Review: Gilded Cage, by Vic James

I would like to thank Random House Publishing – Ballantine and NetGalley for the opportunity to read this book.

I really liked the premise of this book – that there are Aristocrats with magical gifts, called Equals, who forcibly took over the rule of England (and parts or all of the rest of the world) and made it so that those without gifts must work for 10 years of their lives in factory towns. Basically, those 10 years are spent in terrible conditions, and they are considered to be slaves, with no rights whatsoever for the duration of the 10 years.

This story follows Luke, Abi, Daisy and their parents as they start out their 10 years. Luke ends up going to one of the factory towns on his own, but Abi, Daisy and their parents go to the biggest estate in England owned by Equals to serve out their time.

I really enjoyed reading this story, and I also really enjoyed learning about the characters in this book – including some of the Equals. There were also a lot of the Equals who are pretty awful, and just completely secure in their sense of power. Thinking back on the story, the one thing that is most striking to me is that at the beginning, you get this sense that when the normal people are just living their lives that life is somewhat similar to what our lives are like. They have families and go to school and work and are mechanics and work with computers and are doctors and nurses and the kids go to school. But then when a family or an individual chooses to get their 10 years started, the next 10 years is nowhere near normal.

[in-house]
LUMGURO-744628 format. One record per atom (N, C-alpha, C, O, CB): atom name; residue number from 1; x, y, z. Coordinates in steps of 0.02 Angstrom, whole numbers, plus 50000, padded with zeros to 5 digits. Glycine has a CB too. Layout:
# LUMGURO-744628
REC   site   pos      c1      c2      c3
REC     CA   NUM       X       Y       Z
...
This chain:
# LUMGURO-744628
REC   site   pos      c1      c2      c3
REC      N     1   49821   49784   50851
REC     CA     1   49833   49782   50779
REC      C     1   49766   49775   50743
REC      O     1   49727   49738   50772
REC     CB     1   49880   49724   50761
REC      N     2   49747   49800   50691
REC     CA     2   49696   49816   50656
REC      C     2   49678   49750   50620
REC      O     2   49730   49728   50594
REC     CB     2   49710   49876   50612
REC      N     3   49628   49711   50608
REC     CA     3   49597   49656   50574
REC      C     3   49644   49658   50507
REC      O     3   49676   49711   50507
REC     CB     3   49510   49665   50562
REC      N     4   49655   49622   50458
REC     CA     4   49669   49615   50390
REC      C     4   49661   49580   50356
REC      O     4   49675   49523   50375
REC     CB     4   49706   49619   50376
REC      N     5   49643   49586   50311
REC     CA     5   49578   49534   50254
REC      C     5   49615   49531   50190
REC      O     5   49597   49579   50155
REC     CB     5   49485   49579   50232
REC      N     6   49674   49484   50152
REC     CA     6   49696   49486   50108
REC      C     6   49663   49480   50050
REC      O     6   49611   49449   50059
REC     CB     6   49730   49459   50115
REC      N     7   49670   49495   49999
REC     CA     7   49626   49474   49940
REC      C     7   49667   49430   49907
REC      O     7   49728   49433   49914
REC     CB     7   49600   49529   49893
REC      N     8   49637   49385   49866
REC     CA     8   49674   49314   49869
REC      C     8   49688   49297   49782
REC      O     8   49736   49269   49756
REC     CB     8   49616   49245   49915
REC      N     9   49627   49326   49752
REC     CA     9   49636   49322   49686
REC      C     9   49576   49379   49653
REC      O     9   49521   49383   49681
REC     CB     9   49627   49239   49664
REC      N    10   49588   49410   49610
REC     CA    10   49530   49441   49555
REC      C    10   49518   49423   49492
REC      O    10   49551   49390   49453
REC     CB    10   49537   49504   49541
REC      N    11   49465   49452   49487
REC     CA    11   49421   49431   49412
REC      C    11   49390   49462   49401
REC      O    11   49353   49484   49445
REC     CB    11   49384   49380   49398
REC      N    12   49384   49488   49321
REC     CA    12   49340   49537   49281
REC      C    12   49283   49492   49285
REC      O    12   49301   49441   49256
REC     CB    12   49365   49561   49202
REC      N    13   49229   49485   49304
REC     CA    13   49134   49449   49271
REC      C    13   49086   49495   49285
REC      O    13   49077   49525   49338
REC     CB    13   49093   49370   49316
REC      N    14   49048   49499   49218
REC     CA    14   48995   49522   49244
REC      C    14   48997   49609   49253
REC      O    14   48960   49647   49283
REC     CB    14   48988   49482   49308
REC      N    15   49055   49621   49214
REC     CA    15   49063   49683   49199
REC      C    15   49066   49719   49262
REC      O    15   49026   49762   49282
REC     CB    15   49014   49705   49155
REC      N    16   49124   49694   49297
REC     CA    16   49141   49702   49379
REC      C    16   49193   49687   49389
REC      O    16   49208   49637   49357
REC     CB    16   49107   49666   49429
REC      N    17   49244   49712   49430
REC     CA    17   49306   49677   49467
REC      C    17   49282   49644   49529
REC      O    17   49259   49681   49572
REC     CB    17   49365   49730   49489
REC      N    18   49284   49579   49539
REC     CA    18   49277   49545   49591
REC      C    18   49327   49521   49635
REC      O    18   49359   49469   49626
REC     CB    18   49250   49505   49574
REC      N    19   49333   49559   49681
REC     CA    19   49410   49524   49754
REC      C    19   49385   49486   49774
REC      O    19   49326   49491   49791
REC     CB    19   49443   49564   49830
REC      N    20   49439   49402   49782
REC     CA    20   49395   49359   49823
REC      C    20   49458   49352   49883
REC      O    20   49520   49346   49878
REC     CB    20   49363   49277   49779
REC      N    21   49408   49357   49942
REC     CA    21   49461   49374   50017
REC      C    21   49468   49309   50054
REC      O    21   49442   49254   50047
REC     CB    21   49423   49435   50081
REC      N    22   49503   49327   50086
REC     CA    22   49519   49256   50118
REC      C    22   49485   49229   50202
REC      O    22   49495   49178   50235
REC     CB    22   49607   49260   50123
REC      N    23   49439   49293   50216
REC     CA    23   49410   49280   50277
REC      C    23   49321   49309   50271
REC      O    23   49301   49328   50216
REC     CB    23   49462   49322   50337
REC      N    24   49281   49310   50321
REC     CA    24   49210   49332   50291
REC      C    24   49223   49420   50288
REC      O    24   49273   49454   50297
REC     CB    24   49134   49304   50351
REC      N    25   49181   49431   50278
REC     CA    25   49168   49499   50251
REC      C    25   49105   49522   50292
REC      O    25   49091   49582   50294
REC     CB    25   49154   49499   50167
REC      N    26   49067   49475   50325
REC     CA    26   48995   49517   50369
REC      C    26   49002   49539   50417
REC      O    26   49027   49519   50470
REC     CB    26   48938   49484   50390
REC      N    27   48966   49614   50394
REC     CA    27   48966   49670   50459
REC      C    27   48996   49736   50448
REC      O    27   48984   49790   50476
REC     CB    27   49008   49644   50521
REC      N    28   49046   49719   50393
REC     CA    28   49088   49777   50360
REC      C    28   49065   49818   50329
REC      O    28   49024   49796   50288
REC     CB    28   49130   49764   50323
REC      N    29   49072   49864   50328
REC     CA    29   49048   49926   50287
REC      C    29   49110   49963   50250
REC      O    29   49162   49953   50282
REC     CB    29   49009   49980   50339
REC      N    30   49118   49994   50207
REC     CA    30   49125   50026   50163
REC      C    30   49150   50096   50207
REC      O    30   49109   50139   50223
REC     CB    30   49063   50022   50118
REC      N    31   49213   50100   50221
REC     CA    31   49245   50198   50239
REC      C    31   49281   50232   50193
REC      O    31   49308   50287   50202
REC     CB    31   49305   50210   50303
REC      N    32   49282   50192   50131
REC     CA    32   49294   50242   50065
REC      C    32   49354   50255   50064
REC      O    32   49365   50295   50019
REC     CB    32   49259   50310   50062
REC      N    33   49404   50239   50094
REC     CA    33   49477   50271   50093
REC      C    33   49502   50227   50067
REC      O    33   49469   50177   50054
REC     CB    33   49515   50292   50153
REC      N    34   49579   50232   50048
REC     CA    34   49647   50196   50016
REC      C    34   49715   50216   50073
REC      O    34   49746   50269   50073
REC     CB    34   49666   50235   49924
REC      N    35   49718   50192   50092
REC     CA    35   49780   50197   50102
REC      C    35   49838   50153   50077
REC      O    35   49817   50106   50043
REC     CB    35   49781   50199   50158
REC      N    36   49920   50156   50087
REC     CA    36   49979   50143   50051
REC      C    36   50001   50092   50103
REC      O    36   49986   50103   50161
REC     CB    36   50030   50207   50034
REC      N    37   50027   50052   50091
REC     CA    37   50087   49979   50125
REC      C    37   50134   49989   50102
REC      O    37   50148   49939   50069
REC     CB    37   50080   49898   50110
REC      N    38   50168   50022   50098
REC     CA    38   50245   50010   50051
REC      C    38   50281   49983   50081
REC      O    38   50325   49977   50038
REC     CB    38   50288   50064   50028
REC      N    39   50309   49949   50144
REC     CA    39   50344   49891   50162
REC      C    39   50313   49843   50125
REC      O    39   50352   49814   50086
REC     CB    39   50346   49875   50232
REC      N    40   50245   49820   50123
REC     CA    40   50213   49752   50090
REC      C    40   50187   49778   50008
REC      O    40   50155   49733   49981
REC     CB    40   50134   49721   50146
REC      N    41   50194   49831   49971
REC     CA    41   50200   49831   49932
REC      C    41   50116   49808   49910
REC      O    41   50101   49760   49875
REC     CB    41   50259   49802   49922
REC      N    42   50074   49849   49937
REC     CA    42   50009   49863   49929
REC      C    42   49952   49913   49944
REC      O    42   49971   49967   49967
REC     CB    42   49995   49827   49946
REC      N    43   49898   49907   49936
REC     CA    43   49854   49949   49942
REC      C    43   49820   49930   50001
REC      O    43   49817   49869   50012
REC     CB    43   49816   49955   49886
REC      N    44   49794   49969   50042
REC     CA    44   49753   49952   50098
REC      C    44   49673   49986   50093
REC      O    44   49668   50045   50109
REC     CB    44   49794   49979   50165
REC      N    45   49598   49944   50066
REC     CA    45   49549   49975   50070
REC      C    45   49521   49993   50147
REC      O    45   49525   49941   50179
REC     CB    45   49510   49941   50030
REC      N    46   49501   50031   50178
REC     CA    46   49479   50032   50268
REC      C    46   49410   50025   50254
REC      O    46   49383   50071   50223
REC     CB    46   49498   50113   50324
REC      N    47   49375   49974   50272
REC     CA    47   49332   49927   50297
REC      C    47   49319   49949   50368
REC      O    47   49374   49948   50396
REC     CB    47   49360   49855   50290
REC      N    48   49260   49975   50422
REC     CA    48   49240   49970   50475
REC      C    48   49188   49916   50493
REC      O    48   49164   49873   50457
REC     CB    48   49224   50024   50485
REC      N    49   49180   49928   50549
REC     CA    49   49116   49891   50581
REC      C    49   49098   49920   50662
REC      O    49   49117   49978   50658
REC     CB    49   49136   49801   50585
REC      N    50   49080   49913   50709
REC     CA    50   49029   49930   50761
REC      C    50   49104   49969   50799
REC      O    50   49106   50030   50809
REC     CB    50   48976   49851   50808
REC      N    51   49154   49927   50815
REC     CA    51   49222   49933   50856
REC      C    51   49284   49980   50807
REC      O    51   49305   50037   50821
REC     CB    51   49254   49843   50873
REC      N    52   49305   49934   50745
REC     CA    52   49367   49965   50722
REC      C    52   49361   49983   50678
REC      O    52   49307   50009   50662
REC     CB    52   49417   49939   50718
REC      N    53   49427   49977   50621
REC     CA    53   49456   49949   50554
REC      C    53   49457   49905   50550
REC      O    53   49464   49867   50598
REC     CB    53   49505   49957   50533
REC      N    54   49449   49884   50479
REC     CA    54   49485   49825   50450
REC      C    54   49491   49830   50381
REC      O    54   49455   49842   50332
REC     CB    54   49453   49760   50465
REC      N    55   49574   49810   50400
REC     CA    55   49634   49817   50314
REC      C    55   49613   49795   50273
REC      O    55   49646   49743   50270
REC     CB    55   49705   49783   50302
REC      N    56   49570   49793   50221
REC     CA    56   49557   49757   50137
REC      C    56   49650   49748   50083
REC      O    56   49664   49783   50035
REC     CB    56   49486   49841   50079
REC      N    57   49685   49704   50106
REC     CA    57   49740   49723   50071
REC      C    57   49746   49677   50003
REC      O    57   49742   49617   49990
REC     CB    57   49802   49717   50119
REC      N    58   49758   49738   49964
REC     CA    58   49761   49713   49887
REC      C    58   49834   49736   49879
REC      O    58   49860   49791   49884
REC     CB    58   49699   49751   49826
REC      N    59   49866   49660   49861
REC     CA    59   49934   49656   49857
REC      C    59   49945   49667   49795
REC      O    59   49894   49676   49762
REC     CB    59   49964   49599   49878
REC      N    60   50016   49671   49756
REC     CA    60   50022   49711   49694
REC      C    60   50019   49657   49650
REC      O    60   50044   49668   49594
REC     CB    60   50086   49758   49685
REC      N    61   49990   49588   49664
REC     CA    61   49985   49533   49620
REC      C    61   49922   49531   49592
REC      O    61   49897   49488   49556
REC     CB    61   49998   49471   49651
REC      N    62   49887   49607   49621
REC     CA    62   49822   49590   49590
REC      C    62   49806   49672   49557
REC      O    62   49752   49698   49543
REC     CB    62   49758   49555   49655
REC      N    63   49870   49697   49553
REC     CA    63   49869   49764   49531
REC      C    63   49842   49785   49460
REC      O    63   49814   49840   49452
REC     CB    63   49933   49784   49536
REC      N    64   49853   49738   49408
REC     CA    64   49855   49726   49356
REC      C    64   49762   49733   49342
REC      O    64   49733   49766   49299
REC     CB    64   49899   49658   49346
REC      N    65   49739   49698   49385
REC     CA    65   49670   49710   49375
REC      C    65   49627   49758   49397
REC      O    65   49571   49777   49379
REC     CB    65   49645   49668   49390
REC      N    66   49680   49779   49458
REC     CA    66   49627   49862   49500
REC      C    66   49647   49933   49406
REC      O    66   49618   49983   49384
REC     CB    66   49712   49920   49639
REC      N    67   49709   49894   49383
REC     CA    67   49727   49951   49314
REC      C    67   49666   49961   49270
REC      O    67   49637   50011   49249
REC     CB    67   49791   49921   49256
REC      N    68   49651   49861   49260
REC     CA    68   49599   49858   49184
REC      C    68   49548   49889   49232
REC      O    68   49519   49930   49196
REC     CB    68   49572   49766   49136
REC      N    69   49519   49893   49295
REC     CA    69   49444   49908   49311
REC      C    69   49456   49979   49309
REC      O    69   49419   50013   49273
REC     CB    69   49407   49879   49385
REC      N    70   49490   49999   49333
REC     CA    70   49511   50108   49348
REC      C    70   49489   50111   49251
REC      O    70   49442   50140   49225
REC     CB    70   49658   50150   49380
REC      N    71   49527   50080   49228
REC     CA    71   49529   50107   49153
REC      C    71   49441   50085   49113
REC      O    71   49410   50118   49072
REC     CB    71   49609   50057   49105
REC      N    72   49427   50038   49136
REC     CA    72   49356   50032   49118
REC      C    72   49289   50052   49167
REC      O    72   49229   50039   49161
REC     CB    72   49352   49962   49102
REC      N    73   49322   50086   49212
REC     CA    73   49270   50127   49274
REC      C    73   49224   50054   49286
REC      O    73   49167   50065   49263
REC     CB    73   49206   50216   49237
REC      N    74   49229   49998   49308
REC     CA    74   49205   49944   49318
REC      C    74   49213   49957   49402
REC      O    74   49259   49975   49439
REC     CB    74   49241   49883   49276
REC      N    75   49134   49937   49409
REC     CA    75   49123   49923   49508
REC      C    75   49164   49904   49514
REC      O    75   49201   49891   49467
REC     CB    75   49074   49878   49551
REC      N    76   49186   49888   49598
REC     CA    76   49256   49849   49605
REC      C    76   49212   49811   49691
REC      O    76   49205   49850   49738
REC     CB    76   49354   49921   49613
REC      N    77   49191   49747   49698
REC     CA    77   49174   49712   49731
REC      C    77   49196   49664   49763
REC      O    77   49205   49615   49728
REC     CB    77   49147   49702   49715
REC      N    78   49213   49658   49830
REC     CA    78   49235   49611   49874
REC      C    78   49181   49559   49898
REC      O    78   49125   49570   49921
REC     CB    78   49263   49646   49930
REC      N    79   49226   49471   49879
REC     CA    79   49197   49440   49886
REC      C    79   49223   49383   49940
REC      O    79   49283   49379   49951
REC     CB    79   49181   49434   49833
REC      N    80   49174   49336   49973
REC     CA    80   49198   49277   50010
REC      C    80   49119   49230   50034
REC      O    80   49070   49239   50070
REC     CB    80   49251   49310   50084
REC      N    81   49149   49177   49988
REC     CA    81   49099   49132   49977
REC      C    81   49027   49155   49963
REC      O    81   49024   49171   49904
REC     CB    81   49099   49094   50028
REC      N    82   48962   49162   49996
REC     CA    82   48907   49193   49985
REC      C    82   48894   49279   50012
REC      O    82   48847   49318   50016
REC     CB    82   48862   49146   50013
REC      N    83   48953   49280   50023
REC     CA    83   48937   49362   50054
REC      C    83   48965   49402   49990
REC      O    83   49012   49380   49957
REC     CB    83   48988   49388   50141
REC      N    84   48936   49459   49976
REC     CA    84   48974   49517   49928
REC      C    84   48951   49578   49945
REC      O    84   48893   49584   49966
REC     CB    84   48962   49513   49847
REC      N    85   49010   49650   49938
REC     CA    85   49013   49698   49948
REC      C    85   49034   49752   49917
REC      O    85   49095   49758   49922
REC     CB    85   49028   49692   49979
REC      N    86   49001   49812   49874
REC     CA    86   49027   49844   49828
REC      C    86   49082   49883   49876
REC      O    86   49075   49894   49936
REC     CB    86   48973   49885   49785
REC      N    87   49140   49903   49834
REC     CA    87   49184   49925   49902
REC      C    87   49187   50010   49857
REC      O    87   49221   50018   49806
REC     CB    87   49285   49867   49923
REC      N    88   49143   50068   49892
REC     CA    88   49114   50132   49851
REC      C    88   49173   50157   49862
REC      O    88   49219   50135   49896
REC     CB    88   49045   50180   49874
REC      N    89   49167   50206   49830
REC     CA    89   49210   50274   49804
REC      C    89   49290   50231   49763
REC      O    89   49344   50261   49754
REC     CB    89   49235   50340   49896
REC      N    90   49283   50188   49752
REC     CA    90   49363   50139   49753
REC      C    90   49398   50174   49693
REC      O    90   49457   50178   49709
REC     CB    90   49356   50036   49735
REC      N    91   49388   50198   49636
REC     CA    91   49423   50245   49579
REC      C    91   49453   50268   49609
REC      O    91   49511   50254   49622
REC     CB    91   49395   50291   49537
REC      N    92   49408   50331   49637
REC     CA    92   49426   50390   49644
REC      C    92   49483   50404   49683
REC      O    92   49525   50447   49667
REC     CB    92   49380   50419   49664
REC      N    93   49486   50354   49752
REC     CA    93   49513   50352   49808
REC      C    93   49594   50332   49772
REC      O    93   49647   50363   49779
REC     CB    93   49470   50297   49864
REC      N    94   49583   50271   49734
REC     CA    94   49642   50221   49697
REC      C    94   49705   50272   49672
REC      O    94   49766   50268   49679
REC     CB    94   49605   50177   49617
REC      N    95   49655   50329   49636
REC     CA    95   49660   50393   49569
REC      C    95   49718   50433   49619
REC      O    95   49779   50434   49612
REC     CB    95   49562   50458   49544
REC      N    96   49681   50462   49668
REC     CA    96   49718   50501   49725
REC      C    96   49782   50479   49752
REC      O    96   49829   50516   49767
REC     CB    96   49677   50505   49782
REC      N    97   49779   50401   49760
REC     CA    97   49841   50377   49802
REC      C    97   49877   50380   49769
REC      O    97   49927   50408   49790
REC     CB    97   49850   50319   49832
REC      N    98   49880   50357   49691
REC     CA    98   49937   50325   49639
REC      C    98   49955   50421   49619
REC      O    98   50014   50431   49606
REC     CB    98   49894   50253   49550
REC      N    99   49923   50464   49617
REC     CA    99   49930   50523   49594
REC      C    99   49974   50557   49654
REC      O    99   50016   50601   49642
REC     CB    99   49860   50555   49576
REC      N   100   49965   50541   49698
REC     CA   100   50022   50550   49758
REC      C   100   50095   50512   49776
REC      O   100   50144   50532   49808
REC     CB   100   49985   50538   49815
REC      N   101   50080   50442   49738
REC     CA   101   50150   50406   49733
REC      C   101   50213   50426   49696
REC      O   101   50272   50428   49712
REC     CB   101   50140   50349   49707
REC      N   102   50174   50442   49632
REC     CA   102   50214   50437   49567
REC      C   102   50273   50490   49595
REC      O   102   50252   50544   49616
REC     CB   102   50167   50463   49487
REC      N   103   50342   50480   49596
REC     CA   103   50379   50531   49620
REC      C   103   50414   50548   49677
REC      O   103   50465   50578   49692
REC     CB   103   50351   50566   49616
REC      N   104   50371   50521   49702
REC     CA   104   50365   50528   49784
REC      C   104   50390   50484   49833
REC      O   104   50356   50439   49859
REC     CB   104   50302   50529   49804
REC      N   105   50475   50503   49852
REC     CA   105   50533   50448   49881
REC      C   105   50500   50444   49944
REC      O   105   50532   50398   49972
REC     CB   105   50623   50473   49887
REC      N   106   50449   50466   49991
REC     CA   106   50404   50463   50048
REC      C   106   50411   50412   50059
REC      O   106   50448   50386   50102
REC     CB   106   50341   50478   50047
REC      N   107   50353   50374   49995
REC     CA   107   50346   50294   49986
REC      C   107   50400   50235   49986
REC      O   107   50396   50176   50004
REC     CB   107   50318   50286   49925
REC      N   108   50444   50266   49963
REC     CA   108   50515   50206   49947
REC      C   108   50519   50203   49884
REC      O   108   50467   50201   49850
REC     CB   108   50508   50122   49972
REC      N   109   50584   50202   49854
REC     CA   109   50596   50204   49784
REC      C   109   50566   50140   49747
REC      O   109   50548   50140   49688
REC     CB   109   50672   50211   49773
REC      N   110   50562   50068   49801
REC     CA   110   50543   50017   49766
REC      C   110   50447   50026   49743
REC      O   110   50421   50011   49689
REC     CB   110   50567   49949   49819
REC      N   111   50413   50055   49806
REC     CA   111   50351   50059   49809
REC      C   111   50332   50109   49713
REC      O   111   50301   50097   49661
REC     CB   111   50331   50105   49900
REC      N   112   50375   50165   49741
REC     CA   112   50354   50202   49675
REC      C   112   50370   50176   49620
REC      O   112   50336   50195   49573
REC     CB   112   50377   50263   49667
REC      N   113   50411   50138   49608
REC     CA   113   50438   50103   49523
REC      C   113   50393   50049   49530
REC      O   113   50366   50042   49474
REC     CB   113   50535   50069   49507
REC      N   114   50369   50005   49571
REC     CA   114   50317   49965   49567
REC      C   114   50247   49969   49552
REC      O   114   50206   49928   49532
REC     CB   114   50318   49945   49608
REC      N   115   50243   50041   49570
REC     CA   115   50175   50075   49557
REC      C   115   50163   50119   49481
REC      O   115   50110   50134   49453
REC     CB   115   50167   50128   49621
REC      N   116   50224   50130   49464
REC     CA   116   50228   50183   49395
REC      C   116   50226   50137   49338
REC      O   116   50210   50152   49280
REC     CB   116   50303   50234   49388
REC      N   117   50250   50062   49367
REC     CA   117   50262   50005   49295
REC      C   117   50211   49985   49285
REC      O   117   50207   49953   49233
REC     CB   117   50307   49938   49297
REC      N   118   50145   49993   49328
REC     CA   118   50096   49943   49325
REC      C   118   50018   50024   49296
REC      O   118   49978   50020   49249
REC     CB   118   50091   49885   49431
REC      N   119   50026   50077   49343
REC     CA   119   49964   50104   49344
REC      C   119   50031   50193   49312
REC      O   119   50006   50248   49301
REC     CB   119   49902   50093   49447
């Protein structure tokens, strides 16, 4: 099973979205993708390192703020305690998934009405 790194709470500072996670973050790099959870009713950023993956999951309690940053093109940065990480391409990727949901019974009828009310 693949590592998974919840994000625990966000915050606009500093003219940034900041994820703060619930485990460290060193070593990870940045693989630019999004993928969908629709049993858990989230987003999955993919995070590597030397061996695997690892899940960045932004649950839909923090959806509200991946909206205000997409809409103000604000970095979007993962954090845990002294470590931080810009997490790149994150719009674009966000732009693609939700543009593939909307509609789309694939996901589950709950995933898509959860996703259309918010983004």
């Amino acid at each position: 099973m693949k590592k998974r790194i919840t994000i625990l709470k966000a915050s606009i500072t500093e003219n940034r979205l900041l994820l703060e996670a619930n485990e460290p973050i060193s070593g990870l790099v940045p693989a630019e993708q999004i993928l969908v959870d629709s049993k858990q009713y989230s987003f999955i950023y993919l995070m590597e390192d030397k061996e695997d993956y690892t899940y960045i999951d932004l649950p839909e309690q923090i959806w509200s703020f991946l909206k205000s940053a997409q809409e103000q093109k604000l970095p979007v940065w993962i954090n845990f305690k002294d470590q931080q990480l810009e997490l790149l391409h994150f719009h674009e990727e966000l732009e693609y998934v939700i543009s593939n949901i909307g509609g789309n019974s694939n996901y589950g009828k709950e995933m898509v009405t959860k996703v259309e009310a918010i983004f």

I would have liked to have had more information on what the rest of the world was like as far as the Equals go. There were bits and pieces of information, but nothing that I really feel gave me a complete picture as to where they are and are not in power around the world, so I don’t feel totally clear on that knowledge. The story occurs in England, but because they talk about the rest of the world some, I just feel like I was left with half of that picture. Also, I can’t help but wonder what life is like for these people after they come out of the factory towns. Do they just get to pick up life where they left it off when they left? Are their houses and jobs still there? They are really minor details, but I am left wondering about them anyway.

I was given a copy of this book in exchange for my honest review. All thoughts and opinions are my own, and I am never compensated for my reviews.

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